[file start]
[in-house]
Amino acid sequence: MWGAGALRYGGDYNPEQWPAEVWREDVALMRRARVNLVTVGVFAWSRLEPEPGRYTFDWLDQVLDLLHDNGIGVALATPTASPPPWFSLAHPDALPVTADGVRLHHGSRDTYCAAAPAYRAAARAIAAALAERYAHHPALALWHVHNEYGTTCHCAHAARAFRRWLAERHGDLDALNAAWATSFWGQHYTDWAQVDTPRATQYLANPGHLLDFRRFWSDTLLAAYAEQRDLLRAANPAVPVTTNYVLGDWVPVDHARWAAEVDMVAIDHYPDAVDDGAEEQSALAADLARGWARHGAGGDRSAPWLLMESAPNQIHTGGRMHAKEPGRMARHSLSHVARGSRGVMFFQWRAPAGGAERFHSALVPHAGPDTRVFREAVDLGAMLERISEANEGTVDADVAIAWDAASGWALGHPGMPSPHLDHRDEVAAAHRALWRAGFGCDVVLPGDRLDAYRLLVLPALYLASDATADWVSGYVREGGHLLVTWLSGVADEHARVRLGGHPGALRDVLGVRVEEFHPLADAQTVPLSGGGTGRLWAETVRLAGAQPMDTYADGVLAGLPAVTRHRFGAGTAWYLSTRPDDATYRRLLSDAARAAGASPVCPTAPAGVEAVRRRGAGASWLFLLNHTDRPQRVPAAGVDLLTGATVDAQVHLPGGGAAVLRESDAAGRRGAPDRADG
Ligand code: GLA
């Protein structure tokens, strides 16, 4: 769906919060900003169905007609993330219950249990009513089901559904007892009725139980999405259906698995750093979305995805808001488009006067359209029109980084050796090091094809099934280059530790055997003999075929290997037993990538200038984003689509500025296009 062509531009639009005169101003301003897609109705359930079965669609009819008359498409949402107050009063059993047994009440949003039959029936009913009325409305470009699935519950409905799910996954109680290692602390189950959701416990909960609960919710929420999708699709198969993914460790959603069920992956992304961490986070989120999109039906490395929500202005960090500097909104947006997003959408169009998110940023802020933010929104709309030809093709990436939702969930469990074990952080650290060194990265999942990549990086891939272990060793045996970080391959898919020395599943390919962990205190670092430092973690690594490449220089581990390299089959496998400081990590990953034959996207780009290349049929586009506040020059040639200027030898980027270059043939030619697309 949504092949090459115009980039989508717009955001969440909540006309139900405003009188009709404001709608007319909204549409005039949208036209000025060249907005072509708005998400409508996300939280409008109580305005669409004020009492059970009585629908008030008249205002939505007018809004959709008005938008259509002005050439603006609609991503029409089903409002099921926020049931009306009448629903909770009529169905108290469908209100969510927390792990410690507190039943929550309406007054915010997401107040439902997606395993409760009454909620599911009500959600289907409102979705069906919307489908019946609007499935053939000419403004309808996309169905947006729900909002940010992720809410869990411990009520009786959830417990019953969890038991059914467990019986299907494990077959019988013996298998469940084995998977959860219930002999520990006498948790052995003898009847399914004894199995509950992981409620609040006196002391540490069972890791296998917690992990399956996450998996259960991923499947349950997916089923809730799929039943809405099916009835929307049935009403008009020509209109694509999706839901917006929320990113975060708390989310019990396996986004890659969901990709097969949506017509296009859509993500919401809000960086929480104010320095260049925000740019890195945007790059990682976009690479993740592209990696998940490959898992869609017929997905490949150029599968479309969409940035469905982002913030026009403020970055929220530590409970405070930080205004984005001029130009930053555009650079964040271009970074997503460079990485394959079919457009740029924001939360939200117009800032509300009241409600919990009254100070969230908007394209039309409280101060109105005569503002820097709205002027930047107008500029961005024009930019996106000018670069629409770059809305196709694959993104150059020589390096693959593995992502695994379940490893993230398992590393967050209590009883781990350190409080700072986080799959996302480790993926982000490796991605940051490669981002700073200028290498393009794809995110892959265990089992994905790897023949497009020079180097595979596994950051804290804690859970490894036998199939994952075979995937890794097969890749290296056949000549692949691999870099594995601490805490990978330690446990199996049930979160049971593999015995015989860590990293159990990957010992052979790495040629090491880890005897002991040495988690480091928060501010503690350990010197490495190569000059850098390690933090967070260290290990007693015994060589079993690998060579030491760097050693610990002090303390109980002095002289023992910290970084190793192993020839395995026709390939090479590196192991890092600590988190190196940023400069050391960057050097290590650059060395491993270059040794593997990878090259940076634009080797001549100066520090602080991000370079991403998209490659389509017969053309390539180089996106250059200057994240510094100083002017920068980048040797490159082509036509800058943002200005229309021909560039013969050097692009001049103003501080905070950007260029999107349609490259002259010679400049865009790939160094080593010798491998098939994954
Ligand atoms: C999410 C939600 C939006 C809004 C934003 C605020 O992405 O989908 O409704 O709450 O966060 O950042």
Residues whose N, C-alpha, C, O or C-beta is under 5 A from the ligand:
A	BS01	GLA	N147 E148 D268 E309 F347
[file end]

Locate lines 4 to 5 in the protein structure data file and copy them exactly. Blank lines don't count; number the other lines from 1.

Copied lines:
């Protein structure tokens, strides 16, 4: 769906919060900003169905007609993330219950249990009513089901559904007892009725139980999405259906698995750093979305995805808001488009006067359209029109980084050796090091094809099934280059530790055997003999075929290997037993990538200038984003689509500025296009 062509531009639009005169101003301003897609109705359930079965669609009819008359498409949402107050009063059993047994009440949003039959029936009913009325409305470009699935519950409905799910996954109680290692602390189950959701416990909960609960919710929420999708699709198969993914460790959603069920992956992304961490986070989120999109039906490395929500202005960090500097909104947006997003959408169009998110940023802020933010929104709309030809093709990436939702969930469990074990952080650290060194990265999942990549990086891939272990060793045996970080391959898919020395599943390919962990205190670092430092973690690594490449220089581990390299089959496998400081990590990953034959996207780009290349049929586009506040020059040639200027030898980027270059043939030619697309 949504092949090459115009980039989508717009955001969440909540006309139900405003009188009709404001709608007319909204549409005039949208036209000025060249907005072509708005998400409508996300939280409008109580305005669409004020009492059970009585629908008030008249205002939505007018809004959709008005938008259509002005050439603006609609991503029409089903409002099921926020049931009306009448629903909770009529169905108290469908209100969510927390792990410690507190039943929550309406007054915010997401107040439902997606395993409760009454909620599911009500959600289907409102979705069906919307489908019946609007499935053939000419403004309808996309169905947006729900909002940010992720809410869990411990009520009786959830417990019953969890038991059914467990019986299907494990077959019988013996298998469940084995998977959860219930002999520990006498948790052995003898009847399914004894199995509950992981409620609040006196002391540490069972890791296998917690992990399956996450998996259960991923499947349950997916089923809730799929039943809405099916009835929307049935009403008009020509209109694509999706839901917006929320990113975060708390989310019990396996986004890659969901990709097969949506017509296009859509993500919401809000960086929480104010320095260049925000740019890195945007790059990682976009690479993740592209990696998940490959898992869609017929997905490949150029599968479309969409940035469905982002913030026009403020970055929220530590409970405070930080205004984005001029130009930053555009650079964040271009970074997503460079990485394959079919457009740029924001939360939200117009800032509300009241409600919990009254100070969230908007394209039309409280101060109105005569503002820097709205002027930047107008500029961005024009930019996106000018670069629409770059809305196709694959993104150059020589390096693959593995992502695994379940490893993230398992590393967050209590009883781990350190409080700072986080799959996302480790993926982000490796991605940051490669981002700073200028290498393009794809995110892959265990089992994905790897023949497009020079180097595979596994950051804290804690859970490894036998199939994952075979995937890794097969890749290296056949000549692949691999870099594995601490805490990978330690446990199996049930979160049971593999015995015989860590990293159990990957010992052979790495040629090491880890005897002991040495988690480091928060501010503690350990010197490495190569000059850098390690933090967070260290290990007693015994060589079993690998060579030491760097050693610990002090303390109980002095002289023992910290970084190793192993020839395995026709390939090479590196192991890092600590988190190196940023400069050391960057050097290590650059060395491993270059040794593997990878090259940076634009080797001549100066520090602080991000370079991403998209490659389509017969053309390539180089996106250059200057994240510094100083002017920068980048040797490159082509036509800058943002200005229309021909560039013969050097692009001049103003501080905070950007260029999107349609490259002259010679400049865009790939160094080593010798491998098939994954
Ligand atoms: C999410 C939600 C939006 C809004 C934003 C605020 O992405 O989908 O409704 O709450 O966060 O950042």